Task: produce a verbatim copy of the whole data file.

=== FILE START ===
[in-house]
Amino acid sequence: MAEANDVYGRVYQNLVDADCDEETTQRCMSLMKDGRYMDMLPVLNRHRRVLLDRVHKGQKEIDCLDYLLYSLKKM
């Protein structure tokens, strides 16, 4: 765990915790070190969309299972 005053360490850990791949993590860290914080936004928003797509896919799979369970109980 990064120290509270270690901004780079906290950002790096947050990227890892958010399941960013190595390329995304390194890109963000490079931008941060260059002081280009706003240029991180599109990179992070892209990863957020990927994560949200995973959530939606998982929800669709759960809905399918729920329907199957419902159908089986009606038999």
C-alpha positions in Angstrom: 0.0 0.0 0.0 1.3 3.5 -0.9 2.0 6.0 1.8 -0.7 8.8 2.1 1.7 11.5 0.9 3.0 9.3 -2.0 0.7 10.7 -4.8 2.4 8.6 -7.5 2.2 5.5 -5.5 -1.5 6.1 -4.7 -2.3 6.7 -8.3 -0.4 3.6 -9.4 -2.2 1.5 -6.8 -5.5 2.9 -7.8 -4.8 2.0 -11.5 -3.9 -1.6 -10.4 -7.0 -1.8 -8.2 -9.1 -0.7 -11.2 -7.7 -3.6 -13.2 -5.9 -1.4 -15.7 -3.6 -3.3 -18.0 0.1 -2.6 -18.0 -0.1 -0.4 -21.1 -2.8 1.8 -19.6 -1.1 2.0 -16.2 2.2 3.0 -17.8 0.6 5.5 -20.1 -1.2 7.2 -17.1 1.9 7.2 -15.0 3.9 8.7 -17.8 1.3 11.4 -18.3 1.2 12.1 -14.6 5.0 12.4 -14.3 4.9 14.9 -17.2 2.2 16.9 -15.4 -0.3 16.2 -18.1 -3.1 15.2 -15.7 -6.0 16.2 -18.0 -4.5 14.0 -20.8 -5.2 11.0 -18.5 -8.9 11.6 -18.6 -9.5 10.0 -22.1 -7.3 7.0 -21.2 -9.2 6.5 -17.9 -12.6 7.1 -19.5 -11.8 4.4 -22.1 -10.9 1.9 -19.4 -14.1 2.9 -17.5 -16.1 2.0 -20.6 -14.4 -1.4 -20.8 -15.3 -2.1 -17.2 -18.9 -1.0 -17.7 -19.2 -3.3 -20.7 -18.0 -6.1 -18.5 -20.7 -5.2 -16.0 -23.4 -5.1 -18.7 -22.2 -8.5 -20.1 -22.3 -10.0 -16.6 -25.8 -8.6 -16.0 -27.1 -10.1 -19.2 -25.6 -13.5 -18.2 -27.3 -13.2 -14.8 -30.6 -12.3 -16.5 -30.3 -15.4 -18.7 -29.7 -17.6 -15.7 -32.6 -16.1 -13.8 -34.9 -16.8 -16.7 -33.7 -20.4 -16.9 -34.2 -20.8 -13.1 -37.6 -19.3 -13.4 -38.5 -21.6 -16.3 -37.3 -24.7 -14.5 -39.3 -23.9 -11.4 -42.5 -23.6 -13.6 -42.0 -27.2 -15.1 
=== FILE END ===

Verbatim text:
[in-house]
Amino acid sequence: MAEANDVYGRVYQNLVDADCDEETTQRCMSLMKDGRYMDMLPVLNRHRRVLLDRVHKGQKEIDCLDYLLYSLKKM
């Protein structure tokens, strides 16, 4: 765990915790070190969309299972 005053360490850990791949993590860290914080936004928003797509896919799979369970109980 990064120290509270270690901004780079906290950002790096947050990227890892958010399941960013190595390329995304390194890109963000490079931008941060260059002081280009706003240029991180599109990179992070892209990863957020990927994560949200995973959530939606998982929800669709759960809905399918729920329907199957419902159908089986009606038999």
C-alpha positions in Angstrom: 0.0 0.0 0.0 1.3 3.5 -0.9 2.0 6.0 1.8 -0.7 8.8 2.1 1.7 11.5 0.9 3.0 9.3 -2.0 0.7 10.7 -4.8 2.4 8.6 -7.5 2.2 5.5 -5.5 -1.5 6.1 -4.7 -2.3 6.7 -8.3 -0.4 3.6 -9.4 -2.2 1.5 -6.8 -5.5 2.9 -7.8 -4.8 2.0 -11.5 -3.9 -1.6 -10.4 -7.0 -1.8 -8.2 -9.1 -0.7 -11.2 -7.7 -3.6 -13.2 -5.9 -1.4 -15.7 -3.6 -3.3 -18.0 0.1 -2.6 -18.0 -0.1 -0.4 -21.1 -2.8 1.8 -19.6 -1.1 2.0 -16.2 2.2 3.0 -17.8 0.6 5.5 -20.1 -1.2 7.2 -17.1 1.9 7.2 -15.0 3.9 8.7 -17.8 1.3 11.4 -18.3 1.2 12.1 -14.6 5.0 12.4 -14.3 4.9 14.9 -17.2 2.2 16.9 -15.4 -0.3 16.2 -18.1 -3.1 15.2 -15.7 -6.0 16.2 -18.0 -4.5 14.0 -20.8 -5.2 11.0 -18.5 -8.9 11.6 -18.6 -9.5 10.0 -22.1 -7.3 7.0 -21.2 -9.2 6.5 -17.9 -12.6 7.1 -19.5 -11.8 4.4 -22.1 -10.9 1.9 -19.4 -14.1 2.9 -17.5 -16.1 2.0 -20.6 -14.4 -1.4 -20.8 -15.3 -2.1 -17.2 -18.9 -1.0 -17.7 -19.2 -3.3 -20.7 -18.0 -6.1 -18.5 -20.7 -5.2 -16.0 -23.4 -5.1 -18.7 -22.2 -8.5 -20.1 -22.3 -10.0 -16.6 -25.8 -8.6 -16.0 -27.1 -10.1 -19.2 -25.6 -13.5 -18.2 -27.3 -13.2 -14.8 -30.6 -12.3 -16.5 -30.3 -15.4 -18.7 -29.7 -17.6 -15.7 -32.6 -16.1 -13.8 -34.9 -16.8 -16.7 -33.7 -20.4 -16.9 -34.2 -20.8 -13.1 -37.6 -19.3 -13.4 -38.5 -21.6 -16.3 -37.3 -24.7 -14.5 -39.3 -23.9 -11.4 -42.5 -23.6 -13.6 -42.0 -27.2 -15.1 